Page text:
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10-07-2020 | COVID-19 | News

News in brief

Cancer associated with COVID-19 mortality risk in large UK study

Author:
Claire Barnard

medwireNews: A large UK study using the OpenSAFELY analytics platform has found that people with cancer, particularly those with hematologic malignancies, may have an elevated risk for COVID-19-related death.

As reported in Nature, Ben Goldacre (University of Oxford, UK) and co-researchers analyzed pseudonymized primary care data from 17,278,392 adults, 10,926 (0.06%) of whom died and had COVID-19 recorded on their death certificate.

For non-hematologic malignancies, COVID-19 death rates were 0.28% for the 79,964 people with a cancer diagnosis less than 1 year previously, and 0.19% for the 234,186 with a diagnosis between 1 and 4.9 years previously, translating into significant hazard ratios (HRs) of 1.72 and 1.15, respectively, relative to people without cancer on multivariable analysis. The 542,320 patients with non-hematologic malignancy diagnosed at least 5 years ago did not have an elevated COVID-19 mortality risk.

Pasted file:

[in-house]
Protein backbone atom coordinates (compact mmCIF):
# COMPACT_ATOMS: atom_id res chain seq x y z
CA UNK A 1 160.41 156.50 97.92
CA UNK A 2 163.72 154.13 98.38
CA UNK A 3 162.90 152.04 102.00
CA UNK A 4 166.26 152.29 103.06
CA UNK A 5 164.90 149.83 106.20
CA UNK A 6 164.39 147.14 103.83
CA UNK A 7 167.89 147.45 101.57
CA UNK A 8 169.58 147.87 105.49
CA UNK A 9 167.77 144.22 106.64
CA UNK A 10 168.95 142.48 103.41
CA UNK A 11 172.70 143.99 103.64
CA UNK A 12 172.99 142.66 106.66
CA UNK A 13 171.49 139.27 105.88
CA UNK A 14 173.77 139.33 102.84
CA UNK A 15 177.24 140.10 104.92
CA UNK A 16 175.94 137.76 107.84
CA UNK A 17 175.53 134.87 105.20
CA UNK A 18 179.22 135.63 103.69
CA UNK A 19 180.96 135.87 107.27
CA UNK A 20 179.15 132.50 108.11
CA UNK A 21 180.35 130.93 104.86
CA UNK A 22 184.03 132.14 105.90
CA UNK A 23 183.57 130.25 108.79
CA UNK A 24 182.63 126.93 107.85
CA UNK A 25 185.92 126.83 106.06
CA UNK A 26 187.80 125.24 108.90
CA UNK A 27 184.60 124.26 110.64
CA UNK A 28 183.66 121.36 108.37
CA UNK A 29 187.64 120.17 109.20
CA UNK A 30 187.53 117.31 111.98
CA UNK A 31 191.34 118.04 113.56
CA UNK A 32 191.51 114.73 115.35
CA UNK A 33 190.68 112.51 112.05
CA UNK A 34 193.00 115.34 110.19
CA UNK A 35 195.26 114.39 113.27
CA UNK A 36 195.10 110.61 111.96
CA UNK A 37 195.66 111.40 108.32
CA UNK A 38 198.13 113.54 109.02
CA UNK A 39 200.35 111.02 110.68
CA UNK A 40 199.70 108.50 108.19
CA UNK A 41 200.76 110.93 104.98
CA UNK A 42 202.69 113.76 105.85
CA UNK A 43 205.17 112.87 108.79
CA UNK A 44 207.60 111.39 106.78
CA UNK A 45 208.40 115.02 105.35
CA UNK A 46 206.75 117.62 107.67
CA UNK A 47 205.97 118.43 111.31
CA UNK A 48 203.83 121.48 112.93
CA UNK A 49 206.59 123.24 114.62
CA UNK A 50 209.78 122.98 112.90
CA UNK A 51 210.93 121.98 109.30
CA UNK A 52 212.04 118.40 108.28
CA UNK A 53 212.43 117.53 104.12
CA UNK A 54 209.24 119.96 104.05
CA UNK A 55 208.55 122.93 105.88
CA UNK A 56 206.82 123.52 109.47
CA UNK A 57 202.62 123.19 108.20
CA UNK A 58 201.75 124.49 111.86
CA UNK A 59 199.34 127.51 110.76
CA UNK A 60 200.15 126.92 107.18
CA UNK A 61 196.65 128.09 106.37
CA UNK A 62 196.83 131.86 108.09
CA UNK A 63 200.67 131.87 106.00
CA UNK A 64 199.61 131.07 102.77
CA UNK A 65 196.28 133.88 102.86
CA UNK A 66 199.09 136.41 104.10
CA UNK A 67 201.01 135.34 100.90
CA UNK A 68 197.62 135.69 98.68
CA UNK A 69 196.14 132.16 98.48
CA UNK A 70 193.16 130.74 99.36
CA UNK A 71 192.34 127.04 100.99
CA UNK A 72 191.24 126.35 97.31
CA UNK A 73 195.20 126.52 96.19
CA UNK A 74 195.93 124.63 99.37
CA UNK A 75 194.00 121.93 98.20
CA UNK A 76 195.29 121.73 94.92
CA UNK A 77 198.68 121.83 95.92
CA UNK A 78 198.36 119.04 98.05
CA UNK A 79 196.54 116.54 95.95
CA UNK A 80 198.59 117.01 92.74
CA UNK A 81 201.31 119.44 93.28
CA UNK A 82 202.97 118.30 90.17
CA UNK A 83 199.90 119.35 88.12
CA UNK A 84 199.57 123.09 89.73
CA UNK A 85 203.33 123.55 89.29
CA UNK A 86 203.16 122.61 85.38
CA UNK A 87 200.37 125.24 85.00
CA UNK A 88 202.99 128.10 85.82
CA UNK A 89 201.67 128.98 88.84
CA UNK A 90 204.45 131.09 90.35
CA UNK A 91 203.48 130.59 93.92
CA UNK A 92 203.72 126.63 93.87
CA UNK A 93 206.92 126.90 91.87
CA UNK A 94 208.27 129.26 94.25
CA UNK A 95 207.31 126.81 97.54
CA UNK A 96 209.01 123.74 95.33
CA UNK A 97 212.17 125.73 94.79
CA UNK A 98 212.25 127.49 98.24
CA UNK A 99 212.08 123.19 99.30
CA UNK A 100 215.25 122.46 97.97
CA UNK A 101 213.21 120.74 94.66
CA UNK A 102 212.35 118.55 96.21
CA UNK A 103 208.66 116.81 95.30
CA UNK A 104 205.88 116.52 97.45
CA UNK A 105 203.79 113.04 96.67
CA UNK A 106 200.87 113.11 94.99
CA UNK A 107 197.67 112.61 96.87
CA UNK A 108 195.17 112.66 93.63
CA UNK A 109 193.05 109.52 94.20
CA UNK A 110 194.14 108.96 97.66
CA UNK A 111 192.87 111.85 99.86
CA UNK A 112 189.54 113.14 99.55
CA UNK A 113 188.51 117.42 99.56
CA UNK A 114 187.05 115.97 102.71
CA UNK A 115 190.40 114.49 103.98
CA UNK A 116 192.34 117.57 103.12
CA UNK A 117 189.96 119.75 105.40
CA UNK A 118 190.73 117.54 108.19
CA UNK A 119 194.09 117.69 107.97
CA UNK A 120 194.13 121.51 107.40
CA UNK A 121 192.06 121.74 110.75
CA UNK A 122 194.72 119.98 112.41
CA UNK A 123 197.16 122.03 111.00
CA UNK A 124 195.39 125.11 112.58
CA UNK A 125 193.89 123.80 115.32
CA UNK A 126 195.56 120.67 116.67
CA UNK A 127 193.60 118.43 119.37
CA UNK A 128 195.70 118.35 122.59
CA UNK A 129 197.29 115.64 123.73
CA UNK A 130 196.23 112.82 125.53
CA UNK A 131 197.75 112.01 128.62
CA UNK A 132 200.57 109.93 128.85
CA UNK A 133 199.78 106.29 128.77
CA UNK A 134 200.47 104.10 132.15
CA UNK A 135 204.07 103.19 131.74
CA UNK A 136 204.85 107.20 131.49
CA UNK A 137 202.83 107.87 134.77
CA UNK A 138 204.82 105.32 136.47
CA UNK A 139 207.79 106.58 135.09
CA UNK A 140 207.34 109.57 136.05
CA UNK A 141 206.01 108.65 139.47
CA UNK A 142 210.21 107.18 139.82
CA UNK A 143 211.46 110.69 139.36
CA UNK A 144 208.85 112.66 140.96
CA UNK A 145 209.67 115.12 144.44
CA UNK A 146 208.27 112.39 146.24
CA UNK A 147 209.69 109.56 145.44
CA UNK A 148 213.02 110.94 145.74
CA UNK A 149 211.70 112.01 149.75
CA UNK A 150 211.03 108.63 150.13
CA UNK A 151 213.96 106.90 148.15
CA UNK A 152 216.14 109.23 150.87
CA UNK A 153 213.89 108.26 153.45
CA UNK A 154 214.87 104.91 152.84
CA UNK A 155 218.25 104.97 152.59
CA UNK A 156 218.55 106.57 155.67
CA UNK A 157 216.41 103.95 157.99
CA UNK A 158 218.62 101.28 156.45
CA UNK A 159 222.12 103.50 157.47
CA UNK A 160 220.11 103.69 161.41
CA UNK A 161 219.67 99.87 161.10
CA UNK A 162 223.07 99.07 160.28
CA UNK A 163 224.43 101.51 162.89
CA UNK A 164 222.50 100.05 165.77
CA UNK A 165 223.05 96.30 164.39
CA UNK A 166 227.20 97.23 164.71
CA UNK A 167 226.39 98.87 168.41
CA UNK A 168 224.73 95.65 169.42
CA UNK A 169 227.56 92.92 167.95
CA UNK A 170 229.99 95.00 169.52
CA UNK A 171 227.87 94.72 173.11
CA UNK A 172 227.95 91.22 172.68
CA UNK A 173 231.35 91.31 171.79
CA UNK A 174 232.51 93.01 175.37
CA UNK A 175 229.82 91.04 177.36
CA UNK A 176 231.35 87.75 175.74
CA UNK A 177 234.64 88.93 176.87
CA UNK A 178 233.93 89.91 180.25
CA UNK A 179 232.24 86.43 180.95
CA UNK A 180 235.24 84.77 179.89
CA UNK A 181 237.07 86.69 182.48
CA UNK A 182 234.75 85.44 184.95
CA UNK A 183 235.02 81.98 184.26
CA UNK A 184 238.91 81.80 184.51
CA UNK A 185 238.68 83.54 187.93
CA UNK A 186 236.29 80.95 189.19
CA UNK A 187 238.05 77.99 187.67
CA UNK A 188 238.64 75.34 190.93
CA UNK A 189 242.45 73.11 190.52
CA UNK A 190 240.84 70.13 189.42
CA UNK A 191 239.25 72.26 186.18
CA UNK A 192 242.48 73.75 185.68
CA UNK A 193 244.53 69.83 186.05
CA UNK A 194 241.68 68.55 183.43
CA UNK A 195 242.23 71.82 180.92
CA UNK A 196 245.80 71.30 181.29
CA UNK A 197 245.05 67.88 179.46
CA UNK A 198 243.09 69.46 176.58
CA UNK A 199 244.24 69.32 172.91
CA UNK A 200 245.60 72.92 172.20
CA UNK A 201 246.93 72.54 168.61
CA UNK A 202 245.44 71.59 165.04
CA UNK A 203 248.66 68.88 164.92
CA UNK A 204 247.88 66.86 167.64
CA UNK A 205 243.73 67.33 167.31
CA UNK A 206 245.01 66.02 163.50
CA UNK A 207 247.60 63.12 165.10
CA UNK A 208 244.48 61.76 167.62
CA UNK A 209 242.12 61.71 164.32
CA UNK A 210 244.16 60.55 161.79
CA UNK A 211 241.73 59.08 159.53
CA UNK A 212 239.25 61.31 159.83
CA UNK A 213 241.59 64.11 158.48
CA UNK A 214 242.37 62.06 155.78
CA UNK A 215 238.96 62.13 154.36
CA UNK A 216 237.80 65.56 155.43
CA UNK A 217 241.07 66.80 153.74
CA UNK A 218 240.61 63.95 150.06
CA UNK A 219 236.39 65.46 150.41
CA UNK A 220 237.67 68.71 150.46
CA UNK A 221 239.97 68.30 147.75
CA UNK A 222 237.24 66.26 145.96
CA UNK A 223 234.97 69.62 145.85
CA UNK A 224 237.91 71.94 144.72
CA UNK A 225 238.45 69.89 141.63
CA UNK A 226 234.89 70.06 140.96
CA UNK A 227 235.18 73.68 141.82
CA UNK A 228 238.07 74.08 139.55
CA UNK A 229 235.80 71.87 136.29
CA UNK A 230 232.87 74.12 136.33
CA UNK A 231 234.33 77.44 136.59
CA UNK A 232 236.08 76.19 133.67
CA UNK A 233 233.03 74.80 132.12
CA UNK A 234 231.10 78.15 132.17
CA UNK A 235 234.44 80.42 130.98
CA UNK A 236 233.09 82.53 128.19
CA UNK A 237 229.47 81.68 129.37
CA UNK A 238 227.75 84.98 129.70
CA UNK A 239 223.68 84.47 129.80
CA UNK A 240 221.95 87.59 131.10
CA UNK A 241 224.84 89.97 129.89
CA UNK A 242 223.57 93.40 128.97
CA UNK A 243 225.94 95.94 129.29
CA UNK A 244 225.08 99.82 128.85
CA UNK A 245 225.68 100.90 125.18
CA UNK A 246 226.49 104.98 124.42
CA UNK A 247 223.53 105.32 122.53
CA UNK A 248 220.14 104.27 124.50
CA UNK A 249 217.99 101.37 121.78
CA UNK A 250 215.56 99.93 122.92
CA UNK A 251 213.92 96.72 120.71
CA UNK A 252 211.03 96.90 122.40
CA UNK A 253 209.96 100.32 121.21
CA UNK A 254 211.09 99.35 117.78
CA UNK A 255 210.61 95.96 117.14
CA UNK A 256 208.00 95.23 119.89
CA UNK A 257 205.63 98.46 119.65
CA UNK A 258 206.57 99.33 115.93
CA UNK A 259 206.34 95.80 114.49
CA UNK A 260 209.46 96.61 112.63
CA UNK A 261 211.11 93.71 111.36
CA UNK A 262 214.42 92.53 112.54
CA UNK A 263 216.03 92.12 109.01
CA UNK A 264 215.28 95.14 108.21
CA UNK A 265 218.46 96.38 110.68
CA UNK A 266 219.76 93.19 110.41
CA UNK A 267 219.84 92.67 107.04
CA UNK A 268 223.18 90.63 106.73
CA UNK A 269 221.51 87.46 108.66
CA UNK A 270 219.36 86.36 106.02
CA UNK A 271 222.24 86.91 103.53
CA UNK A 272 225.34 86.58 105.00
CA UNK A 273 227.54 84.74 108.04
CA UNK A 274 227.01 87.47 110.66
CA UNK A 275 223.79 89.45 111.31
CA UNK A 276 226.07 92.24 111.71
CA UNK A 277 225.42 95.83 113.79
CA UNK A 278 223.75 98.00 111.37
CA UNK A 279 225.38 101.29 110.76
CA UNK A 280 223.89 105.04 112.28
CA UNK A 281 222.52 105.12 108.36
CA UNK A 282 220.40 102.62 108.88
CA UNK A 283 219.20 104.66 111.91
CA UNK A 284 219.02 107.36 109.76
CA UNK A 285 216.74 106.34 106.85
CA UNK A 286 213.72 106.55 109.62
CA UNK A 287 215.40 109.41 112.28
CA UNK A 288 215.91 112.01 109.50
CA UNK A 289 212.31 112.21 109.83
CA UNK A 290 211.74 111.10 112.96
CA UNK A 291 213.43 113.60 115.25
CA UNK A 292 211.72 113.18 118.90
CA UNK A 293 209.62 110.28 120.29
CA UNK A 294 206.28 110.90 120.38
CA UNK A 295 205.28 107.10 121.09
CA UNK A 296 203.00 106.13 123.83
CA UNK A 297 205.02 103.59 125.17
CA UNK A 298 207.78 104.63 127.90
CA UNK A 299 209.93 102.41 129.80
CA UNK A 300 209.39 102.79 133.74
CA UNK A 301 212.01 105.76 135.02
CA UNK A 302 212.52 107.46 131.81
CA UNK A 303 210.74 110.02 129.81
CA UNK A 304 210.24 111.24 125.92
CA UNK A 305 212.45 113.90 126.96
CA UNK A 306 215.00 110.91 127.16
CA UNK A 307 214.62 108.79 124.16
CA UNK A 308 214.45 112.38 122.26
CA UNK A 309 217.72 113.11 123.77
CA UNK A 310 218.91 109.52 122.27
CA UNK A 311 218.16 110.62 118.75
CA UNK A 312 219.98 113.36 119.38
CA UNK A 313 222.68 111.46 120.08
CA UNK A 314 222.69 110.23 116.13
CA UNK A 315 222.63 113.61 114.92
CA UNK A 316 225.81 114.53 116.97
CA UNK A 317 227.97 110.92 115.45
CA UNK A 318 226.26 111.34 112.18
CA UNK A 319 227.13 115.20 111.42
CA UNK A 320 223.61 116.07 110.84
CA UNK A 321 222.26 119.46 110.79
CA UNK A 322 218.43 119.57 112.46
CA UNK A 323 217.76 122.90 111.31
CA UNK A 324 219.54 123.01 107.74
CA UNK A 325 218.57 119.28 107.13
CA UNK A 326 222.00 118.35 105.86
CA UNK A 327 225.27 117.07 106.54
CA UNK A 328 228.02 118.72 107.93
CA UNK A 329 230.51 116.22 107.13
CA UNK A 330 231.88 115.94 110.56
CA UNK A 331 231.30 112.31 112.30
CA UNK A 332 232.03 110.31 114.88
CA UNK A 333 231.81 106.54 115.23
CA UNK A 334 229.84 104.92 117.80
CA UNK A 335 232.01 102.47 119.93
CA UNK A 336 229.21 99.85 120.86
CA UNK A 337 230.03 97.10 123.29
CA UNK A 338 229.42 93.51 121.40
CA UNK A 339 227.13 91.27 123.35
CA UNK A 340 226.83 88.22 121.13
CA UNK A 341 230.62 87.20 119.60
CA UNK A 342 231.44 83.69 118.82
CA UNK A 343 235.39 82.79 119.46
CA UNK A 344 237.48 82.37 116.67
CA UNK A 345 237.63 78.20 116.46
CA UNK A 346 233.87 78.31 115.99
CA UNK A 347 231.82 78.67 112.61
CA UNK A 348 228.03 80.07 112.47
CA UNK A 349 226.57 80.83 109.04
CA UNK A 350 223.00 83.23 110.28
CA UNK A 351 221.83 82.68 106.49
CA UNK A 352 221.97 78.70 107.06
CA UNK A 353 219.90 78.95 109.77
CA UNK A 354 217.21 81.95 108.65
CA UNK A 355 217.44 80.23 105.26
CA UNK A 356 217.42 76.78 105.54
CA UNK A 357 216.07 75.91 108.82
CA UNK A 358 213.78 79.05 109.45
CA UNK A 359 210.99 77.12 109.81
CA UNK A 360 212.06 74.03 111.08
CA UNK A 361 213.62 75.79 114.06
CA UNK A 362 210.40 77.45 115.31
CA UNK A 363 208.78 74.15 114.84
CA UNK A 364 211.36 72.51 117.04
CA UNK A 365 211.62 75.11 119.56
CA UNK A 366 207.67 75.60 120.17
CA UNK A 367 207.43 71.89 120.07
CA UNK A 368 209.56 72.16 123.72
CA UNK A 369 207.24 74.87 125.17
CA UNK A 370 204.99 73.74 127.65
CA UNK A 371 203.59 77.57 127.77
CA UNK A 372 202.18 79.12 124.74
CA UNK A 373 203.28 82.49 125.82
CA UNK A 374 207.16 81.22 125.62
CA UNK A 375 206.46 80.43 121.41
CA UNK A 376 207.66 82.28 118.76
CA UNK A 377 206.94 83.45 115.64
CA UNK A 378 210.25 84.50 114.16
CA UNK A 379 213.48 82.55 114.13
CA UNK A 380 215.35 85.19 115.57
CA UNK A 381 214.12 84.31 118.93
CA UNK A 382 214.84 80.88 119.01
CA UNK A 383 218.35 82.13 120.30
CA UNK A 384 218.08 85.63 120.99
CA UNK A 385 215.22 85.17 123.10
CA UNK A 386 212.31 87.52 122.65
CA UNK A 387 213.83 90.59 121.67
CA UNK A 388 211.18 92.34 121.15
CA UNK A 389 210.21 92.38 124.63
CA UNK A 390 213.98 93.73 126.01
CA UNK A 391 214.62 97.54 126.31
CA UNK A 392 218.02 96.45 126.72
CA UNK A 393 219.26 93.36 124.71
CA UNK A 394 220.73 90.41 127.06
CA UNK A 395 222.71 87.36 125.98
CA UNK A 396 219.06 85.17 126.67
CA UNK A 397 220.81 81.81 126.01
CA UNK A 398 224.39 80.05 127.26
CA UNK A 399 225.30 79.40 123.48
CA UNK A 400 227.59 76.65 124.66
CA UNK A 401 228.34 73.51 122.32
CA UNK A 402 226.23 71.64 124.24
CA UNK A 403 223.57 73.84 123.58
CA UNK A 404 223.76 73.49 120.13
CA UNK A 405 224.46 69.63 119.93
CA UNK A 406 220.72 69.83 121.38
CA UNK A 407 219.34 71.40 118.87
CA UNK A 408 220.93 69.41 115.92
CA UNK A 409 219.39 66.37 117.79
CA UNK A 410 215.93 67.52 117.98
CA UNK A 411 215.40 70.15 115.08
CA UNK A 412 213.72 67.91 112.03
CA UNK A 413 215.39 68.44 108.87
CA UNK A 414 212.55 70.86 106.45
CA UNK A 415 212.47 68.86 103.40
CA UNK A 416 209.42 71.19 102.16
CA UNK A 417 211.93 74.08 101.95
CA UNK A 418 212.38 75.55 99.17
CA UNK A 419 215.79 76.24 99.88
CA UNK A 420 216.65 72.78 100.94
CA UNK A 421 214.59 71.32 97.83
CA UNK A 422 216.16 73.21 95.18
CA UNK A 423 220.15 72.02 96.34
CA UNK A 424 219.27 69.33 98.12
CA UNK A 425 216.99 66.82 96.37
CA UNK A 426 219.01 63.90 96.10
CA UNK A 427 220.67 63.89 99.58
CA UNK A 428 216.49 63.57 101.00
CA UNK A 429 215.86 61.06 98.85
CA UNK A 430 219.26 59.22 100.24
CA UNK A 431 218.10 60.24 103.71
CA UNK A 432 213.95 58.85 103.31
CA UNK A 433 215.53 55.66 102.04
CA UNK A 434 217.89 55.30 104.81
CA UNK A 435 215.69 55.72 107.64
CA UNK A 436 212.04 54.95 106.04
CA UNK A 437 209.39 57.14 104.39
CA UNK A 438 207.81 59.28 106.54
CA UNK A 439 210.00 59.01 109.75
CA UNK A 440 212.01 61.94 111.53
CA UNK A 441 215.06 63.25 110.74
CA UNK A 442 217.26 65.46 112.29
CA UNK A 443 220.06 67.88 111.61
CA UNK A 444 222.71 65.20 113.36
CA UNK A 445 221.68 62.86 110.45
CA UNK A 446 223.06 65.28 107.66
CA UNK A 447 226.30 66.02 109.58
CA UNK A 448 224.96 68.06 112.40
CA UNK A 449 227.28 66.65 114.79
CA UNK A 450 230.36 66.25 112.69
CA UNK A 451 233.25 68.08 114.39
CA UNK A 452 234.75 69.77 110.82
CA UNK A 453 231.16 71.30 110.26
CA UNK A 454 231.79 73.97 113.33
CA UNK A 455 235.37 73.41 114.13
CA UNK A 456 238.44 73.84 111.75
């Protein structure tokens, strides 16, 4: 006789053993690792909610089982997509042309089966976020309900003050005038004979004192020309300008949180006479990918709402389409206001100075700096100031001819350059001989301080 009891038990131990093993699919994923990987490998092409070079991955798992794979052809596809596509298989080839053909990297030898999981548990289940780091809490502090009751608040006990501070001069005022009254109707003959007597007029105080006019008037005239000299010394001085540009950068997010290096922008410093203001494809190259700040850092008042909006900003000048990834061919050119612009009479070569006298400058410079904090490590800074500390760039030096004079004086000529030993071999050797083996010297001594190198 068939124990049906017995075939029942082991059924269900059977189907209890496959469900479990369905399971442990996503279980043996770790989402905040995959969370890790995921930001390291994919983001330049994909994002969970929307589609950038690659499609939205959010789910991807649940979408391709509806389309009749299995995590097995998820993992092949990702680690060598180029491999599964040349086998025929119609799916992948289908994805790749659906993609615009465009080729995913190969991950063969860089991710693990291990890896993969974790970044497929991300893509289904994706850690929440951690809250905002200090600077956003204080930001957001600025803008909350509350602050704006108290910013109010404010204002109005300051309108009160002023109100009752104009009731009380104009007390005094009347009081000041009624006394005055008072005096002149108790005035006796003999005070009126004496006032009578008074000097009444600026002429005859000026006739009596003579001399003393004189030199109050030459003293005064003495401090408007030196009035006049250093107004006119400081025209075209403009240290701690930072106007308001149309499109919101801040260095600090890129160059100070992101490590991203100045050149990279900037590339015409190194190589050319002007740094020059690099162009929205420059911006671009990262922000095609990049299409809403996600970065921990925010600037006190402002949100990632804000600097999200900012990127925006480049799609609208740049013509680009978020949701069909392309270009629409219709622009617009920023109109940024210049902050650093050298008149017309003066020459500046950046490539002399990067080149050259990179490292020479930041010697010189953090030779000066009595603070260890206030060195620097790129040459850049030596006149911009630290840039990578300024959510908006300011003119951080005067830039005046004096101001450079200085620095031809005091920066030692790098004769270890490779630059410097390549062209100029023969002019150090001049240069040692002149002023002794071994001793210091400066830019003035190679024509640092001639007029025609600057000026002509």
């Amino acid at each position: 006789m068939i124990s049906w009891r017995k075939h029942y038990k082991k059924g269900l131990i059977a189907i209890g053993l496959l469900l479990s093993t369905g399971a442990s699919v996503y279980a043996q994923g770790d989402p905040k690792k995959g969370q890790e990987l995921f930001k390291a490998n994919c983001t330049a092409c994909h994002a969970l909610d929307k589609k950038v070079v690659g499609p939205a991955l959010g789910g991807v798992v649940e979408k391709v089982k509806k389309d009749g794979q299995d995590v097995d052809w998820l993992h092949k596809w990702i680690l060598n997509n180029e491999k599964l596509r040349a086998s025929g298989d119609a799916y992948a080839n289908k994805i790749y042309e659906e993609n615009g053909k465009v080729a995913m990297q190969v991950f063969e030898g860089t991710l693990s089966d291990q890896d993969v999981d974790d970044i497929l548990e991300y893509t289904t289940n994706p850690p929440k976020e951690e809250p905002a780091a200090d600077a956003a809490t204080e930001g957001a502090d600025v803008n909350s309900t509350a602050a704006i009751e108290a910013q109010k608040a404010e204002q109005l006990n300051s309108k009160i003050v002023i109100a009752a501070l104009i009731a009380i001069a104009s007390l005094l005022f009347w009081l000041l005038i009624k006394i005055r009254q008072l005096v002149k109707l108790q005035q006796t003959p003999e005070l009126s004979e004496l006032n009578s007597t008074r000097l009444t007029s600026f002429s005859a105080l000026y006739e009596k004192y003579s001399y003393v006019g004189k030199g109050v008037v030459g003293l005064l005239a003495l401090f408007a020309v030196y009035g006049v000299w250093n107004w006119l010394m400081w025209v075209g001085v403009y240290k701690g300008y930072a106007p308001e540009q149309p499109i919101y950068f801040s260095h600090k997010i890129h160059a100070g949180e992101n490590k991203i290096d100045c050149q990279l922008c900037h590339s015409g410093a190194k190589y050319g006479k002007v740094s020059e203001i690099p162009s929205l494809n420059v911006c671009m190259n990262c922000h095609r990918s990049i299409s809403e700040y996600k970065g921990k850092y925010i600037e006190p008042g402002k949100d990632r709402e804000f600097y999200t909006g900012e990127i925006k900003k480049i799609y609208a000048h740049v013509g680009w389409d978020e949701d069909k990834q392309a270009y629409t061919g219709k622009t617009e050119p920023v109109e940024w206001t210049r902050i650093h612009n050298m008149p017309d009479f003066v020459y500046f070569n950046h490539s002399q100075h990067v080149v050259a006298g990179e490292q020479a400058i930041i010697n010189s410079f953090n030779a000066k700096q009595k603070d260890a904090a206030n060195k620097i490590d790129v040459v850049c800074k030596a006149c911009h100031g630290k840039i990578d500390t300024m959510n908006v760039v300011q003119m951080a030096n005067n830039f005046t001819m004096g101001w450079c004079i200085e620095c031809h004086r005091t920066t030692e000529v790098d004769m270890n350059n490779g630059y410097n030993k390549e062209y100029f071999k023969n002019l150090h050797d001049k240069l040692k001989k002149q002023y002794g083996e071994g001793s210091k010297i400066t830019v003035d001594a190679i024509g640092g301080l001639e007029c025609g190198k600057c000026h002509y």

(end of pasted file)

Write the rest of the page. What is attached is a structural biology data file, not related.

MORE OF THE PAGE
The rates of COVID-19-related death for people with hematologic malignancies diagnosed less than 1 year (n=8704), 1–4.9 years (n=27,742), and at least 5 years ago (n=63,460) were 0.49%, 0.43%, and 0.27%, respectively. Patients in all three groups had a significantly elevated COVID-19 mortality risk compared with those without cancer, with corresponding HRs of 2.82, 2.47, and 1.62.

The study also confirmed that older age, male sex, Black and South Asian ethnicity, and a range of comorbidities were linked to COVID-19 mortality risk.

These findings “may be used subsequently to inform the development of prognostic models,” say Goldacre and team, but they “caution against interpreting [the] estimates as causal effects.”

medwireNews is an independent medical news service provided by Springer Healthcare. © 2020 Springer Healthcare part of the Springer Nature Group

10 July 2020: The coronavirus pandemic is affecting all healthcare professionals across the globe. Medicine Matters’ focus, in this difficult time, is the dissemination of the latest data to support you in your research and clinical practice, based on the scientific literature. We will update the information we provide on the site, as the data are published. However, please refer to your own professional and governmental guidelines for the latest guidance in your own country.

Nature 2020; doi:10.1038/s41586-020-2521-4

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